Each subfigure the best fit with reality, i. However, perturbations with several pa- the 15 parameters is varied within the ranges prescribed in rameters e. It shows that not all parameters have a significant www. Sensitivity index Si for all parameters, indicating the sensitivity of population N , irrigated area A, storage S, wetland storage W and environmental awareness E to the parameter selection. Figure 13 shows the sensitivity index of all system model The sensitivity analysis shows that the model results are outputs population, irrigated area, storage, wetland storage in some cases strongly affected by parameter selection.

    It This means that the modeling framework may provide equifi- shows that wetland storage W and environmental awareness nal representations of a socio-hydrological reality. The value E are sensitive to only a few parameters. This is to be ex- of field data in such cases cannot be overemphasized. An- pected since only a few of the model equations are connected other interesting finding of the sensitivity analysis is the to W and E.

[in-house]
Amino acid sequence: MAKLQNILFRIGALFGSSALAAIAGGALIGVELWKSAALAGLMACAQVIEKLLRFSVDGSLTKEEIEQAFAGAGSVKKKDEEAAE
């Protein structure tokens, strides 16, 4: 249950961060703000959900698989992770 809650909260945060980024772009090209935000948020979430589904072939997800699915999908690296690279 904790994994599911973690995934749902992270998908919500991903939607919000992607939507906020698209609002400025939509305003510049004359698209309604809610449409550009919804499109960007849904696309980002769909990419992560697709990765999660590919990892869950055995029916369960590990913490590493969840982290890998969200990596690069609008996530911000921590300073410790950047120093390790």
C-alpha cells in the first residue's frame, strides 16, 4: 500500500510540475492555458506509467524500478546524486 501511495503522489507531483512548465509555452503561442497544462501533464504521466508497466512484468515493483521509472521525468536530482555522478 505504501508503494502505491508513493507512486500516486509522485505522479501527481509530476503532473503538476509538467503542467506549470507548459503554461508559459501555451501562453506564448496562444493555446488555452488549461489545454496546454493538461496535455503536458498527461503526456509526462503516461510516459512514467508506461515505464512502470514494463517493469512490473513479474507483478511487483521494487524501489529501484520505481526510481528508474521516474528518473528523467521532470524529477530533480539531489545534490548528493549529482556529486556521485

The parameters that have the largest influence discovery of three system modes that the model can repli- are the wetland leakage rate, the wetland recharge thresh- cate. This means that the framework allows the flexibility old and the wetland danger threshold. Population N, irrigated to model diverse socio-hydrological realities. This highlights area A and storage S are sensitive to more parameters. The how socio-hydrologic modeling might be used to simulate population outcome is highly sensitive to maximum effec- other coupled human—water systems.